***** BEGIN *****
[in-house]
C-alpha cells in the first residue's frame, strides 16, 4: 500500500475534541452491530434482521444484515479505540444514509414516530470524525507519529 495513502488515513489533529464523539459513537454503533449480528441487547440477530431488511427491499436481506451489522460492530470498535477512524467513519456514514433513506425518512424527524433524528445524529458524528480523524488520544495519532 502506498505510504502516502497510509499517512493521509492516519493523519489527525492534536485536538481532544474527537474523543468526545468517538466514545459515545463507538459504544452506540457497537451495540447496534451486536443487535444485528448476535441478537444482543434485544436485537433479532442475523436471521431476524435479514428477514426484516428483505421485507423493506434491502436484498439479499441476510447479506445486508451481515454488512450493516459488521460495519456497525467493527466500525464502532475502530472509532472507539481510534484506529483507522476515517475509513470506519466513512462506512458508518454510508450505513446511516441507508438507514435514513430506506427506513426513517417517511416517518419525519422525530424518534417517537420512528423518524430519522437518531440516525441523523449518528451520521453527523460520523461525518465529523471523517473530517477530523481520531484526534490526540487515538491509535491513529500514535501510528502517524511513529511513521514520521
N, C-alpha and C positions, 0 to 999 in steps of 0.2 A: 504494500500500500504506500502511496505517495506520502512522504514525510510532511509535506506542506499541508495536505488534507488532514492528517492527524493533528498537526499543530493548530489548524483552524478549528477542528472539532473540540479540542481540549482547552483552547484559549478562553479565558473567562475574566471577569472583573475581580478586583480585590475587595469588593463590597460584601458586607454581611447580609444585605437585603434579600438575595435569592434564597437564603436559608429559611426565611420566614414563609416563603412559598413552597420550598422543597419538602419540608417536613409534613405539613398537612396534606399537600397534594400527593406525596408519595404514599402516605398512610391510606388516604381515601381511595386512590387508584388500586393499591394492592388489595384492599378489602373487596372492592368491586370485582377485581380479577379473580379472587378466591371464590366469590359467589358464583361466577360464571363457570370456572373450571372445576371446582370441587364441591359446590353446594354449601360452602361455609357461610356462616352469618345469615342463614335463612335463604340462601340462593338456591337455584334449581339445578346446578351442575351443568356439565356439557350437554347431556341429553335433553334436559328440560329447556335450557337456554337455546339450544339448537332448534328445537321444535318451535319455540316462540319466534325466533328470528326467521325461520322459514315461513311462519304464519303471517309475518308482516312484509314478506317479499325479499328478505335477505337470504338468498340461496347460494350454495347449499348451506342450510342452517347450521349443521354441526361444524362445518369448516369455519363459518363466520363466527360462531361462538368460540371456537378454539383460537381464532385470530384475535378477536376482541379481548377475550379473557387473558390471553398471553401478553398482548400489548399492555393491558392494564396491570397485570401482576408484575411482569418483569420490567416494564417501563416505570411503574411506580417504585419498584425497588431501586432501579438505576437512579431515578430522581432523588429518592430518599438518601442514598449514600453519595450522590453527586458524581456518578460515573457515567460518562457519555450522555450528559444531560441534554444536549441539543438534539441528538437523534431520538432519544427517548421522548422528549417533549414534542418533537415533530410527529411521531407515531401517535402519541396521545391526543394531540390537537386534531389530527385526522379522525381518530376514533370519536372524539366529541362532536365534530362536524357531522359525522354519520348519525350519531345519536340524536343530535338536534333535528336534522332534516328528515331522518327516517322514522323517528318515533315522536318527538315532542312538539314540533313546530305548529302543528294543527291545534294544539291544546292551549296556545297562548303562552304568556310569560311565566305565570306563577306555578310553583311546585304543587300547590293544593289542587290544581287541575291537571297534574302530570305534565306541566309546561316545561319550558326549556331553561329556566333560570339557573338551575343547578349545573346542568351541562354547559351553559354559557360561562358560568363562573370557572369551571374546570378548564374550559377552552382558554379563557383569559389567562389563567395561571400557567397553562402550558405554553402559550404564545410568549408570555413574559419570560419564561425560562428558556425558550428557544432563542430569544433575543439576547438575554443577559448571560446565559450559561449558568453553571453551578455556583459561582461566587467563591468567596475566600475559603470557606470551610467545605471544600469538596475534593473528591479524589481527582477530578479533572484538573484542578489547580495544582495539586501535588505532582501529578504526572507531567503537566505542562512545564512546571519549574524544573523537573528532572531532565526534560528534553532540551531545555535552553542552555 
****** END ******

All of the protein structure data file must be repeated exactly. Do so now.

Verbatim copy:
[in-house]
C-alpha cells in the first residue's frame, strides 16, 4: 500500500475534541452491530434482521444484515479505540444514509414516530470524525507519529 495513502488515513489533529464523539459513537454503533449480528441487547440477530431488511427491499436481506451489522460492530470498535477512524467513519456514514433513506425518512424527524433524528445524529458524528480523524488520544495519532 502506498505510504502516502497510509499517512493521509492516519493523519489527525492534536485536538481532544474527537474523543468526545468517538466514545459515545463507538459504544452506540457497537451495540447496534451486536443487535444485528448476535441478537444482543434485544436485537433479532442475523436471521431476524435479514428477514426484516428483505421485507423493506434491502436484498439479499441476510447479506445486508451481515454488512450493516459488521460495519456497525467493527466500525464502532475502530472509532472507539481510534484506529483507522476515517475509513470506519466513512462506512458508518454510508450505513446511516441507508438507514435514513430506506427506513426513517417517511416517518419525519422525530424518534417517537420512528423518524430519522437518531440516525441523523449518528451520521453527523460520523461525518465529523471523517473530517477530523481520531484526534490526540487515538491509535491513529500514535501510528502517524511513529511513521514520521
N, C-alpha and C positions, 0 to 999 in steps of 0.2 A: 504494500500500500504506500502511496505517495506520502512522504514525510510532511509535506506542506499541508495536505488534507488532514492528517492527524493533528498537526499543530493548530489548524483552524478549528477542528472539532473540540479540542481540549482547552483552547484559549478562553479565558473567562475574566471577569472583573475581580478586583480585590475587595469588593463590597460584601458586607454581611447580609444585605437585603434579600438575595435569592434564597437564603436559608429559611426565611420566614414563609416563603412559598413552597420550598422543597419538602419540608417536613409534613405539613398537612396534606399537600397534594400527593406525596408519595404514599402516605398512610391510606388516604381515601381511595386512590387508584388500586393499591394492592388489595384492599378489602373487596372492592368491586370485582377485581380479577379473580379472587378466591371464590366469590359467589358464583361466577360464571363457570370456572373450571372445576371446582370441587364441591359446590353446594354449601360452602361455609357461610356462616352469618345469615342463614335463612335463604340462601340462593338456591337455584334449581339445578346446578351442575351443568356439565356439557350437554347431556341429553335433553334436559328440560329447556335450557337456554337455546339450544339448537332448534328445537321444535318451535319455540316462540319466534325466533328470528326467521325461520322459514315461513311462519304464519303471517309475518308482516312484509314478506317479499325479499328478505335477505337470504338468498340461496347460494350454495347449499348451506342450510342452517347450521349443521354441526361444524362445518369448516369455519363459518363466520363466527360462531361462538368460540371456537378454539383460537381464532385470530384475535378477536376482541379481548377475550379473557387473558390471553398471553401478553398482548400489548399492555393491558392494564396491570397485570401482576408484575411482569418483569420490567416494564417501563416505570411503574411506580417504585419498584425497588431501586432501579438505576437512579431515578430522581432523588429518592430518599438518601442514598449514600453519595450522590453527586458524581456518578460515573457515567460518562457519555450522555450528559444531560441534554444536549441539543438534539441528538437523534431520538432519544427517548421522548422528549417533549414534542418533537415533530410527529411521531407515531401517535402519541396521545391526543394531540390537537386534531389530527385526522379522525381518530376514533370519536372524539366529541362532536365534530362536524357531522359525522354519520348519525350519531345519536340524536343530535338536534333535528336534522332534516328528515331522518327516517322514522323517528318515533315522536318527538315532542312538539314540533313546530305548529302543528294543527291545534294544539291544546292551549296556545297562548303562552304568556310569560311565566305565570306563577306555578310553583311546585304543587300547590293544593289542587290544581287541575291537571297534574302530570305534565306541566309546561316545561319550558326549556331553561329556566333560570339557573338551575343547578349545573346542568351541562354547559351553559354559557360561562358560568363562573370557572369551571374546570378548564374550559377552552382558554379563557383569559389567562389563567395561571400557567397553562402550558405554553402559550404564545410568549408570555413574559419570560419564561425560562428558556425558550428557544432563542430569544433575543439576547438575554443577559448571560446565559450559561449558568453553571453551578455556583459561582461566587467563591468567596475566600475559603470557606470551610467545605471544600469538596475534593473528591479524589481527582477530578479533572484538573484542578489547580495544582495539586501535588505532582501529578504526572507531567503537566505542562512545564512546571519549574524544573523537573528532572531532565526534560528534553532540551531545555535552553542552555 